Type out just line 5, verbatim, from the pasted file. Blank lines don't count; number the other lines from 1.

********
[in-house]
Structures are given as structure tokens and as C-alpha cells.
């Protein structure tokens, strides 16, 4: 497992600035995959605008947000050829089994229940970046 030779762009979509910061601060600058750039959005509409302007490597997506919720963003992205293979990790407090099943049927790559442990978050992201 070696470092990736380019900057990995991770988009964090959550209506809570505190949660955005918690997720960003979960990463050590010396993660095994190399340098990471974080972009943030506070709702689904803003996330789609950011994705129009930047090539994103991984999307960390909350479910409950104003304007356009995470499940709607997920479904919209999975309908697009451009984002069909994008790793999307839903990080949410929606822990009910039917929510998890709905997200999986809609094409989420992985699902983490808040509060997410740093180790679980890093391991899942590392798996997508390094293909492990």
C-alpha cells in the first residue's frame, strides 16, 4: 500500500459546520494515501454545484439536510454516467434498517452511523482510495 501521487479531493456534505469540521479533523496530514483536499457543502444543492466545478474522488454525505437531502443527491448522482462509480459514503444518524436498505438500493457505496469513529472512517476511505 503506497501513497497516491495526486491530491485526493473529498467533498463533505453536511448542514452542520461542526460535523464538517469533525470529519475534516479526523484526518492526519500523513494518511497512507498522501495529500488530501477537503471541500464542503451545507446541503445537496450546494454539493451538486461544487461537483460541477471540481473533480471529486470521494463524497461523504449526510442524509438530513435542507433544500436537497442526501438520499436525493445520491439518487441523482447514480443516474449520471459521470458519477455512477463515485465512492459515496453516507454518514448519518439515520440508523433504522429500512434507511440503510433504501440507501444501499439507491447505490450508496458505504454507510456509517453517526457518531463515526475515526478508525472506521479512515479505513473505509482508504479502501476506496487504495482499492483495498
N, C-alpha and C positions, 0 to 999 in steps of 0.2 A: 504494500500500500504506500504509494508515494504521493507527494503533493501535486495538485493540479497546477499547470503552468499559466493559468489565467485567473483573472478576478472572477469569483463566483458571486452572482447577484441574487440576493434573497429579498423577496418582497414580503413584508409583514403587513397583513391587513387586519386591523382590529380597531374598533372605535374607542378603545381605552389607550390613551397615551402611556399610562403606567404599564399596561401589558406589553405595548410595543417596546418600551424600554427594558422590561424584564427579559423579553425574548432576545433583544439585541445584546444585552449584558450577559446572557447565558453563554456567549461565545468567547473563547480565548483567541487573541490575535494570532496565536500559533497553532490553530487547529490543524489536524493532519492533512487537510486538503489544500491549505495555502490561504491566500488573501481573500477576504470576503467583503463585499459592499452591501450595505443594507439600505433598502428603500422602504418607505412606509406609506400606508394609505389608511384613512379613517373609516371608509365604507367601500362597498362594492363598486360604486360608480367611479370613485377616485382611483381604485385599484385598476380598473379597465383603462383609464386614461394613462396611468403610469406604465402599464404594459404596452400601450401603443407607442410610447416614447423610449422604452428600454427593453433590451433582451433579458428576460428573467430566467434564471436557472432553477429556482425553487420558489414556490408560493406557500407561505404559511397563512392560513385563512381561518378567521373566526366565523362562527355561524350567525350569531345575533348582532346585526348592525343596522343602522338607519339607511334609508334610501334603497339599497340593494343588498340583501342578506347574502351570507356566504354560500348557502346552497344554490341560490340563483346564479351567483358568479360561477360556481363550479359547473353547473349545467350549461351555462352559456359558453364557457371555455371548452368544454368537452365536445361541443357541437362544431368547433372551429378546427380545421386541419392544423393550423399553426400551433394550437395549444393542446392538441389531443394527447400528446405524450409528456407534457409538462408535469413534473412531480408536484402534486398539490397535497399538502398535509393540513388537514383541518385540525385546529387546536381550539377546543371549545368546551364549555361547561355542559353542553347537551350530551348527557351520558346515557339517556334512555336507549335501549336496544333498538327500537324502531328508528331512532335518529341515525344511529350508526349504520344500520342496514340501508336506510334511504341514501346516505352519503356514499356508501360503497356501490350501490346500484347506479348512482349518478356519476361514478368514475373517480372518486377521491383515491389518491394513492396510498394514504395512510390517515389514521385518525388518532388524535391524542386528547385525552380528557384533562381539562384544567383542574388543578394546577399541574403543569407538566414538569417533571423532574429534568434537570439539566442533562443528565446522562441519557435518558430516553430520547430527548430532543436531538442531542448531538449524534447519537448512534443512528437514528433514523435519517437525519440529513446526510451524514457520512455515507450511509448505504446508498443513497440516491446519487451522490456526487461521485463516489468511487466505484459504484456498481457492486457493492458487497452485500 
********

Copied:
N, C-alpha and C positions, 0 to 999 in steps of 0.2 A: 504494500500500500504506500504509494508515494504521493507527494503533493501535486495538485493540479497546477499547470503552468499559466493559468489565467485567473483573472478576478472572477469569483463566483458571486452572482447577484441574487440576493434573497429579498423577496418582497414580503413584508409583514403587513397583513391587513387586519386591523382590529380597531374598533372605535374607542378603545381605552389607550390613551397615551402611556399610562403606567404599564399596561401589558406589553405595548410595543417596546418600551424600554427594558422590561424584564427579559423579553425574548432576545433583544439585541445584546444585552449584558450577559446572557447565558453563554456567549461565545468567547473563547480565548483567541487573541490575535494570532496565536500559533497553532490553530487547529490543524489536524493532519492533512487537510486538503489544500491549505495555502490561504491566500488573501481573500477576504470576503467583503463585499459592499452591501450595505443594507439600505433598502428603500422602504418607505412606509406609506400606508394609505389608511384613512379613517373609516371608509365604507367601500362597498362594492363598486360604486360608480367611479370613485377616485382611483381604485385599484385598476380598473379597465383603462383609464386614461394613462396611468403610469406604465402599464404594459404596452400601450401603443407607442410610447416614447423610449422604452428600454427593453433590451433582451433579458428576460428573467430566467434564471436557472432553477429556482425553487420558489414556490408560493406557500407561505404559511397563512392560513385563512381561518378567521373566526366565523362562527355561524350567525350569531345575533348582532346585526348592525343596522343602522338607519339607511334609508334610501334603497339599497340593494343588498340583501342578506347574502351570507356566504354560500348557502346552497344554490341560490340563483346564479351567483358568479360561477360556481363550479359547473353547473349545467350549461351555462352559456359558453364557457371555455371548452368544454368537452365536445361541443357541437362544431368547433372551429378546427380545421386541419392544423393550423399553426400551433394550437395549444393542446392538441389531443394527447400528446405524450409528456407534457409538462408535469413534473412531480408536484402534486398539490397535497399538502398535509393540513388537514383541518385540525385546529387546536381550539377546543371549545368546551364549555361547561355542559353542553347537551350530551348527557351520558346515557339517556334512555336507549335501549336496544333498538327500537324502531328508528331512532335518529341515525344511529350508526349504520344500520342496514340501508336506510334511504341514501346516505352519503356514499356508501360503497356501490350501490346500484347506479348512482349518478356519476361514478368514475373517480372518486377521491383515491389518491394513492396510498394514504395512510390517515389514521385518525388518532388524535391524542386528547385525552380528557384533562381539562384544567383542574388543578394546577399541574403543569407538566414538569417533571423532574429534568434537570439539566442533562443528565446522562441519557435518558430516553430520547430527548430532543436531538442531542448531538449524534447519537448512534443512528437514528433514523435519517437525519440529513446526510451524514457520512455515507450511509448505504446508498443513497440516491446519487451522490456526487461521485463516489468511487466505484459504484456498481457492486457493492458487497452485500 